16 Jul 2013
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How I teach my Mother... Facebook

By Shannon Williams

My mother joined Facebook about a year ago. She’s not actually that bad at it.

Well, she doesn’t share much but she likes going on there to keep in touch with her family and some friends, and also to make annoying comments on anything that I post.

But then she found a pool game. She loves playing pool; online and in real life. From what I can tell, this pool game must be amazing because she’s constantly playing it. Maybe check it out, if that’s your thing.

Every night she plays this game for hours and hours, and whenever our Internet cuts out (which is often, thanks Vodafone) she has a near heart attack because she loses all her “money”.

It has gotten so bad that she doesn’t talk to anyone in the house. She won’t get up and answer the phone because you can’t pause the game. Her dinner will sit there, going cold, because she has to finish the game. She won’t let the dogs out if their pootime conflicts with pooltime.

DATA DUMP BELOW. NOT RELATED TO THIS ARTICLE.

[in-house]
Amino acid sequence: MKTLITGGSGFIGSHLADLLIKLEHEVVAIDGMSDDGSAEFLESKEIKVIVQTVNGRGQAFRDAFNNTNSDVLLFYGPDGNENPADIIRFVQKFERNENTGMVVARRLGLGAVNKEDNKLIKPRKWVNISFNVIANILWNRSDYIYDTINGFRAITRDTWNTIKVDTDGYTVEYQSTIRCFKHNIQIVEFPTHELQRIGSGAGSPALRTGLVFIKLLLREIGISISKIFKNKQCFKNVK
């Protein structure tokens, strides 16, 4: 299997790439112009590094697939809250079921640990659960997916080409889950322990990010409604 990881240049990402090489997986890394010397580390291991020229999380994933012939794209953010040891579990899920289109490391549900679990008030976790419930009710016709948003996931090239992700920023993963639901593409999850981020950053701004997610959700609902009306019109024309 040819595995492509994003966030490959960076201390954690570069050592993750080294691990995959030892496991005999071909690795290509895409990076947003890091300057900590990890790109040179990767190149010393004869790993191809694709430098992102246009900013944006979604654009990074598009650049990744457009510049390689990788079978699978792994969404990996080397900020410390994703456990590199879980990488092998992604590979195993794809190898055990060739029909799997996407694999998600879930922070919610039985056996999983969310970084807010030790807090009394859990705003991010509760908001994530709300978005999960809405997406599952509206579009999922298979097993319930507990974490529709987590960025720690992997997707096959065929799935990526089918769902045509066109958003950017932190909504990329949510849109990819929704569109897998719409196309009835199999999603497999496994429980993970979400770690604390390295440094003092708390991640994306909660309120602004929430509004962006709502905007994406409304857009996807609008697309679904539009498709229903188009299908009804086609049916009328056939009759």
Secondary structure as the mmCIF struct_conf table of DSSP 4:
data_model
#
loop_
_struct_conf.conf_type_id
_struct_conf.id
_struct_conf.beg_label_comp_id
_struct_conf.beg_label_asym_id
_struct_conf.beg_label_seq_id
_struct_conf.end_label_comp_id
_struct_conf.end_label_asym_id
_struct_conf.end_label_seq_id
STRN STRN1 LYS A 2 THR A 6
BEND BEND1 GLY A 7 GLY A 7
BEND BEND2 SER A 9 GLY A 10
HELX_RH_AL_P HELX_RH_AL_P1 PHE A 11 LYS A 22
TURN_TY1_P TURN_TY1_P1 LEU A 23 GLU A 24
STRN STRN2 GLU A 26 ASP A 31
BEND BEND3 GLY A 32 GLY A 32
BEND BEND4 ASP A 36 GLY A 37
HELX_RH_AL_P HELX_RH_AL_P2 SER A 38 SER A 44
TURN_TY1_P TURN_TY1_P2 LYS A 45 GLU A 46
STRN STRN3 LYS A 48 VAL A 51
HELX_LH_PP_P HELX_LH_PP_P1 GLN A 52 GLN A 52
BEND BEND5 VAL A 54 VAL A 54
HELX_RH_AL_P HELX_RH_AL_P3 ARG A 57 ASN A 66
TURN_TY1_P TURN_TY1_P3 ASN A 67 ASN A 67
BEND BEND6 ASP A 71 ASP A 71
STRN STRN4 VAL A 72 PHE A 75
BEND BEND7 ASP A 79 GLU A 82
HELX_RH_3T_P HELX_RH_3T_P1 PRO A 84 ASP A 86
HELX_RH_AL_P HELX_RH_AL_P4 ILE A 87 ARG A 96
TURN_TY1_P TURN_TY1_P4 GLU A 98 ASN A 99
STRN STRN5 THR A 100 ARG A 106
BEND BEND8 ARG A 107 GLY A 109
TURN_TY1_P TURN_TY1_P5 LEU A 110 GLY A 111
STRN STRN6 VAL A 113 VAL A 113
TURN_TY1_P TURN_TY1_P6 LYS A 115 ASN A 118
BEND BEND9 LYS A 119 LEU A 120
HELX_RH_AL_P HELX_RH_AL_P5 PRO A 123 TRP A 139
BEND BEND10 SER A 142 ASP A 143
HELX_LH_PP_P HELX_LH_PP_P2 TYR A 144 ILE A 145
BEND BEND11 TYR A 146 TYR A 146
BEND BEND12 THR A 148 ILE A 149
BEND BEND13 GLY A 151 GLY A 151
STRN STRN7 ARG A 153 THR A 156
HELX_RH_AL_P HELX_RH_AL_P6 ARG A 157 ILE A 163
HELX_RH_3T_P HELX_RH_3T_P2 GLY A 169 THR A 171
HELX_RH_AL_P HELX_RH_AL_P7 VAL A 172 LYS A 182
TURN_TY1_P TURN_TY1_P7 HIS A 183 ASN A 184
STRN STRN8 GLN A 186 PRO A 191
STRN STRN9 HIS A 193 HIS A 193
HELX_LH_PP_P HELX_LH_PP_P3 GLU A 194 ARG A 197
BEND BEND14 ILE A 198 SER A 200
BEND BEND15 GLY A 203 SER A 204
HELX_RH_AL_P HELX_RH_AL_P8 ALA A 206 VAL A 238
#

It’s actually the most important thing in her life. I’m an online gaming orphan.

Now that she has a game addiction, she’s prone to all those pop up ads and all those recommendations of games Facebook thinks she will like. Unknowingly, my mum has somehow liked all these games pages, and, as we know, that means a whole bunch of crap clogging your newsfeed.

Mum didn’t understand what liking these pages meant. She couldn’t understand why these random pages of games she has never even played are posting things on her wall. “How do they have access to my wall!” she’d freak.

Her annoyance at these status updates by these pages turned into a big fear that someone had hacked into her Facebook and someone in Nigeria was spamming her newsfeed.

Before things got out of control, I explained to her that she must have liked the pages without realising. “But I don’t like farm games”. Sigh. Cue explanation (again) of Facebook lingo.

I confirmed my theory and showed mum how she has “liked” the games, and how easy it was to unlike them. Nigerian takeover averted. Phew.

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